April 22, 2013 3:00 pm
On August 23, 2011 a rare magnitude 5.8 earthquake hit Virginia. The shaking cracked the Washington Monument, toppled part of the National Cathedral and shook around a third of the U.S. population. Later that week, Hurricane Irene moved into the region, wiping out power, downing trees and, according to new research presented at the meeting of Seismological Society of America, says Nature, triggering more small earthquakes in the recently ruptured fault.
The rate of aftershocks usually decreases with time, says study leader Zhigang Peng, a seismologist at the Georgia Institute of Technology in Atlanta. But instead of declining in a normal pattern, the rate of aftershocks following the 23 August, 2012 [sic], earthquake near Mineral, Virginia, increased sharply as Irene passed by.
The waves of the Virginia earthquake were felt far and wide.
Hurricanes are known to produce strong seismic waves all by themselves. Indeed, says Smithsonian‘s Surprising Science blog, Hurricane Sandy “generated seismic shaking as far away as Seattle.” But hurricane-triggered seismic waves these were not. These were real aftershocks. “Scientists did not initially notice the unusual pattern, Peng said, because the aftershocks were small (many below magnitude 2) and the hurricane itself produced a lot of seismic noise.” A careful analysis of the data, however, revealed that the aftershock activity actually rose around the time of the hurricane’s passing.
The scientists, says Nature, argue that “a decrease in pressure caused by the storm’s travel up the East Coast might have reduced forces on the fault enough to allow it to slip.” More research will be needed to definitively pin down the proposed tie between the hurricane and the earthquake. But the suggestion that the Virginia fault system would have been susceptible to the stresses caused by the hurricane aligns well with the idea that big natural systems, sometimes treated as if they act independently of the world around them, might actually all be connected.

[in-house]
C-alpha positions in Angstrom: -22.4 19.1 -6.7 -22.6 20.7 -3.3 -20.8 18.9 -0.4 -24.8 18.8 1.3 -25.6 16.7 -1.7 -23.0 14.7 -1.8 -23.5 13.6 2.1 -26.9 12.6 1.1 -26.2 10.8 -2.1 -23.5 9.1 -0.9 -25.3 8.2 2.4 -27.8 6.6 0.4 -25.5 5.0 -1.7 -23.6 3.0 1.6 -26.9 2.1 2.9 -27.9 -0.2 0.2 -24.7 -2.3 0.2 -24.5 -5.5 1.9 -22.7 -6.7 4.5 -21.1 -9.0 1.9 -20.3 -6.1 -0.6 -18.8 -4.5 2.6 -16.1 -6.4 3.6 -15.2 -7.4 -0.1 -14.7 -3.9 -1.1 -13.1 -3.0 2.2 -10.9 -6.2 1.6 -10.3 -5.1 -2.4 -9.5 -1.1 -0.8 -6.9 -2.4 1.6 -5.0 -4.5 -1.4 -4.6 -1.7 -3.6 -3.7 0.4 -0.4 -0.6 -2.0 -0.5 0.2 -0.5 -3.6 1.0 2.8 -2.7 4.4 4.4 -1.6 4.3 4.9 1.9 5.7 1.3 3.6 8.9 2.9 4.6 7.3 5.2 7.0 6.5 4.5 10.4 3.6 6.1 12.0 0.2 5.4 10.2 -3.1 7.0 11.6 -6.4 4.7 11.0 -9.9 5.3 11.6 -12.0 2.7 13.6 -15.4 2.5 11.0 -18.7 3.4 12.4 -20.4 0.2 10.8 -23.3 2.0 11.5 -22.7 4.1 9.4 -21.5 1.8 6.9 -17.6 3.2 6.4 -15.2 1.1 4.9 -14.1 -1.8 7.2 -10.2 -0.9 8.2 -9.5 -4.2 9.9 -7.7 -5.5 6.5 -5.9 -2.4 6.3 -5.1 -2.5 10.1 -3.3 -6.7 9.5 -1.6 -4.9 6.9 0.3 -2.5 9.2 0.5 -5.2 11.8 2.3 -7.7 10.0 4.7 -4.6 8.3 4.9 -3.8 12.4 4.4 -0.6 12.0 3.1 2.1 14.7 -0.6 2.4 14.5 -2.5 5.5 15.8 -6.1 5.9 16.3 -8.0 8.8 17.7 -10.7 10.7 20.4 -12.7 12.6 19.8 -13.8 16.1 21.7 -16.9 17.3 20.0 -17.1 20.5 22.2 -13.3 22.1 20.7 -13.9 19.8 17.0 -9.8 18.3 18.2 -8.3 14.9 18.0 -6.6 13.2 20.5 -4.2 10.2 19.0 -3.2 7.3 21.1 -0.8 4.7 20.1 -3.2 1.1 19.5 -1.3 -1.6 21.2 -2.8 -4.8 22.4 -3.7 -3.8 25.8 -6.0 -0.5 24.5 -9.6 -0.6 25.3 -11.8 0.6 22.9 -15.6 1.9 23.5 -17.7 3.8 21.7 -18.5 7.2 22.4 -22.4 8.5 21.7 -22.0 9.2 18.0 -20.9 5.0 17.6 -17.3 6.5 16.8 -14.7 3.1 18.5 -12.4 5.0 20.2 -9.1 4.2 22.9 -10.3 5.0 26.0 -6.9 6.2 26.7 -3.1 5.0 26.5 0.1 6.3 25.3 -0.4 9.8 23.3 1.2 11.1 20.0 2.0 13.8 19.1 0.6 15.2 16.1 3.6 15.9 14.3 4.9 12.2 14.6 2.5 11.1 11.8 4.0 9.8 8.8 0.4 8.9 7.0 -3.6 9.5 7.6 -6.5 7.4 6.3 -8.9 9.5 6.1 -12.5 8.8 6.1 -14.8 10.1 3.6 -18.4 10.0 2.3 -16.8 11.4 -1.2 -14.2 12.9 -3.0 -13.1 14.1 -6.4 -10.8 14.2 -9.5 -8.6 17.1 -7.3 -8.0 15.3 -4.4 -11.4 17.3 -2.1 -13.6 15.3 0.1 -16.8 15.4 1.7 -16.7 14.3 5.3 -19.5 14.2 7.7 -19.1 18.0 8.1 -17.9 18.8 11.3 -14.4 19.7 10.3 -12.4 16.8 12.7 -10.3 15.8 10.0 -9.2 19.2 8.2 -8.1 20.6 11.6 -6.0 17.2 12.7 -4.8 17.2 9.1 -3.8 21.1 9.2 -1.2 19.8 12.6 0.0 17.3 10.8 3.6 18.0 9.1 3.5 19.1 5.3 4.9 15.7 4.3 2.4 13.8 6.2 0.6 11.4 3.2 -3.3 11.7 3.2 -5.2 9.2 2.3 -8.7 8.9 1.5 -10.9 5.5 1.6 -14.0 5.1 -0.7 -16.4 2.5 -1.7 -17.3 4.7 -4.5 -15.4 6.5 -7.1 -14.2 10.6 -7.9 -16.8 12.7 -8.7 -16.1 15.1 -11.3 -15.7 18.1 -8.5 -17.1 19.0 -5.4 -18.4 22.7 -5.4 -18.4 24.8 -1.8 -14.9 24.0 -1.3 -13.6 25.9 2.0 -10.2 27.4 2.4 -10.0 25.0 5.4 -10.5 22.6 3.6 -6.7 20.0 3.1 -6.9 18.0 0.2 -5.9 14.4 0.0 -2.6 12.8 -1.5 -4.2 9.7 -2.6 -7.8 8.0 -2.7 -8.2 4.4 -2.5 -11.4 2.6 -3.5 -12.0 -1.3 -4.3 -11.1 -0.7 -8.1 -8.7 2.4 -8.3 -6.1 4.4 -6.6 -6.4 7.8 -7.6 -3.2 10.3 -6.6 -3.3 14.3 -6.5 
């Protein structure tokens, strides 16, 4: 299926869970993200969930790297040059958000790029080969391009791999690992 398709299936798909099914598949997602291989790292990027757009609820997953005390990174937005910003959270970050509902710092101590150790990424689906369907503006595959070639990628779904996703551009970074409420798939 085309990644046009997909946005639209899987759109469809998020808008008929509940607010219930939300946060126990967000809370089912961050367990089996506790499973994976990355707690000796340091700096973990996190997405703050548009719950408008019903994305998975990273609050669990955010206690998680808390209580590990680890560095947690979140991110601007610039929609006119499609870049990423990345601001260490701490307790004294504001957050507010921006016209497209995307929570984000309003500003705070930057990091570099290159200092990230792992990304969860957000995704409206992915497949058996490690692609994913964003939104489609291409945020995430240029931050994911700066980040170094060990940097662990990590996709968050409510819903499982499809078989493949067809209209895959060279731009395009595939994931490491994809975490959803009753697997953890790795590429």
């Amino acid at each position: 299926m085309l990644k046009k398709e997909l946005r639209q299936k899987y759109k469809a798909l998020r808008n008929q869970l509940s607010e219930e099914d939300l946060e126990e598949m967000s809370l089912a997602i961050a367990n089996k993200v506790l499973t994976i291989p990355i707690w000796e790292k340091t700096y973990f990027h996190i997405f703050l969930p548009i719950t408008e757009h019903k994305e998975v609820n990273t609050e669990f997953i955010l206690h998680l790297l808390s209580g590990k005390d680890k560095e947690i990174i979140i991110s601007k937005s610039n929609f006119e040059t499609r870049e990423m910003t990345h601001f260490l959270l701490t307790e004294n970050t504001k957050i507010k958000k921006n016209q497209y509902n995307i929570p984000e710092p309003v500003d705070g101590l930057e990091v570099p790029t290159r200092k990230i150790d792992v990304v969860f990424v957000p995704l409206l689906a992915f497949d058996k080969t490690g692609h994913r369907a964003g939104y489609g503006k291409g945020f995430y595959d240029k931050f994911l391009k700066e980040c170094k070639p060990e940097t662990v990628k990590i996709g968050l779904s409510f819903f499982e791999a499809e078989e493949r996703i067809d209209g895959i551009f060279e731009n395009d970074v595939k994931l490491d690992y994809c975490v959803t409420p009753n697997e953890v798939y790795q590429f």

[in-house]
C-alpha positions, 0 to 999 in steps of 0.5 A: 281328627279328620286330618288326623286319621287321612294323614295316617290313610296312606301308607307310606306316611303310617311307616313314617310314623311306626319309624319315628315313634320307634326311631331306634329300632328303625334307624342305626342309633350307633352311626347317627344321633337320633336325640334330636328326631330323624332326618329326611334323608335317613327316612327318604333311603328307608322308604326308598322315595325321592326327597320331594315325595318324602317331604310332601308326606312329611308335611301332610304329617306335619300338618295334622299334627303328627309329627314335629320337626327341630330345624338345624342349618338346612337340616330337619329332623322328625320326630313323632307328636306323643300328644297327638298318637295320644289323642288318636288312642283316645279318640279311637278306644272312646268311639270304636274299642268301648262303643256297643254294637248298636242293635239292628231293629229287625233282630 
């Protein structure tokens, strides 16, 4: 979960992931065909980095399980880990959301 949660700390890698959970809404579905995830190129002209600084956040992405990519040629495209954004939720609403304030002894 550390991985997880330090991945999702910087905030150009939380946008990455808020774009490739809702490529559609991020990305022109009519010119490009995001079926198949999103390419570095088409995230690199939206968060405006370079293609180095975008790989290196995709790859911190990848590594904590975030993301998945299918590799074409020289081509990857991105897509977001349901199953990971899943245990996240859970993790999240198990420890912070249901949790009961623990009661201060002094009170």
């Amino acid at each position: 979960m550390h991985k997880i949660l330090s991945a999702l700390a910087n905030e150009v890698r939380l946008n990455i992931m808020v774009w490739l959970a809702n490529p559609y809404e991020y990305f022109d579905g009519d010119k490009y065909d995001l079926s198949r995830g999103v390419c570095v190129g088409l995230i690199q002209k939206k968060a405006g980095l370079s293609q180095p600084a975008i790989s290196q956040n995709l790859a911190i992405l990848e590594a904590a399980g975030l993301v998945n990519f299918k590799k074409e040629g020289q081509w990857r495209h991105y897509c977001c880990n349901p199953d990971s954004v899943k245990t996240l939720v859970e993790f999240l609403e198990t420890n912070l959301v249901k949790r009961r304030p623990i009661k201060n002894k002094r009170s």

The Irene-triggered aftershocks could have happened because the fault system that had ruptured in Virginia has memory—that is, the fact that it slipped so recently makes it easier for it to do so again. The idea of a natural system having memory is one that is becoming increasingly important for scientists trying to understand natural disasters. The idea is important to the field of complexity science. In a previous interview by this author with Surjalal Sharma, the University of Maryland astronomer explains this idea of memory:
“Memory is, essentially, a correlation in time or space. My memory of past events affects what I do now; that’s long range or long-term correlation. The bunching or clustering of events is, as we understand it, due to the memory of the events in a system. That is, a sequence of natural disasters may not be just a coincidence. [I]f we look at the data for floods, earthquakes, or solar storms, we see that their distributions are [not shaped like a bell curve.] This indicates that these are not random events. Rather, these systems have long-term memory.
So in the case of space weather, let’s imagine that a coronal mass ejection reached the Earth and disturbed the magnetosphere. There are two things about this disturbance that we need to characterize: one, how long does the visible or measurable effect of the disturbance last? The other is, how long would this system remember that the disturbance happened? If a second coronal mass ejection were then to come along within the memory time scale, the disturbance is likely to be much bigger and more prominent in some ways than the first, even if the two ejections are of similar intensity. It is in this context that we have to worry about long-term memory. As one might imagine, this is very important for extreme events.”
A fault that has slipped as an earthquake loads more stress. More research is needed, but if it turns out to be the case that hurricanes really can cause earthquakes, then Gaea just got a whole lot more dangerous.
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